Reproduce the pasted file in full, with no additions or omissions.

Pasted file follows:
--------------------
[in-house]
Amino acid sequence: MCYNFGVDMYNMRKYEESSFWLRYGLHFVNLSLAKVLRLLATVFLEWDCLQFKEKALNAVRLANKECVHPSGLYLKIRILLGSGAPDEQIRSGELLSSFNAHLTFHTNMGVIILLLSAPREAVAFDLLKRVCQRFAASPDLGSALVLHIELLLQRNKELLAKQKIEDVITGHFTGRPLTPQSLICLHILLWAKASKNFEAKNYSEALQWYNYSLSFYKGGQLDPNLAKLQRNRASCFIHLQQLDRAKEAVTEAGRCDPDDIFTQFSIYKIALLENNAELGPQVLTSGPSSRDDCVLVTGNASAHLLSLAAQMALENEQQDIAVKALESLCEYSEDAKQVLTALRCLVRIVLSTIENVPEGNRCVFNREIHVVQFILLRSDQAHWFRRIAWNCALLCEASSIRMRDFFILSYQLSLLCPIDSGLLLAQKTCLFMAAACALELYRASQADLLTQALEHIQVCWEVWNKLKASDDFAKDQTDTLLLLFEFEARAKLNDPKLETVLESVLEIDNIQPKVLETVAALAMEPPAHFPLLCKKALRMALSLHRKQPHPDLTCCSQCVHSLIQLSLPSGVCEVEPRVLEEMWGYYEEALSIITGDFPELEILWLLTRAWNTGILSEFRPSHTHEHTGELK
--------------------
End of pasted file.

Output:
[in-house]
Amino acid sequence: MCYNFGVDMYNMRKYEESSFWLRYGLHFVNLSLAKVLRLLATVFLEWDCLQFKEKALNAVRLANKECVHPSGLYLKIRILLGSGAPDEQIRSGELLSSFNAHLTFHTNMGVIILLLSAPREAVAFDLLKRVCQRFAASPDLGSALVLHIELLLQRNKELLAKQKIEDVITGHFTGRPLTPQSLICLHILLWAKASKNFEAKNYSEALQWYNYSLSFYKGGQLDPNLAKLQRNRASCFIHLQQLDRAKEAVTEAGRCDPDDIFTQFSIYKIALLENNAELGPQVLTSGPSSRDDCVLVTGNASAHLLSLAAQMALENEQQDIAVKALESLCEYSEDAKQVLTALRCLVRIVLSTIENVPEGNRCVFNREIHVVQFILLRSDQAHWFRRIAWNCALLCEASSIRMRDFFILSYQLSLLCPIDSGLLLAQKTCLFMAAACALELYRASQADLLTQALEHIQVCWEVWNKLKASDDFAKDQTDTLLLLFEFEARAKLNDPKLETVLESVLEIDNIQPKVLETVAALAMEPPAHFPLLCKKALRMALSLHRKQPHPDLTCCSQCVHSLIQLSLPSGVCEVEPRVLEEMWGYYEEALSIITGDFPELEILWLLTRAWNTGILSEFRPSHTHEHTGELK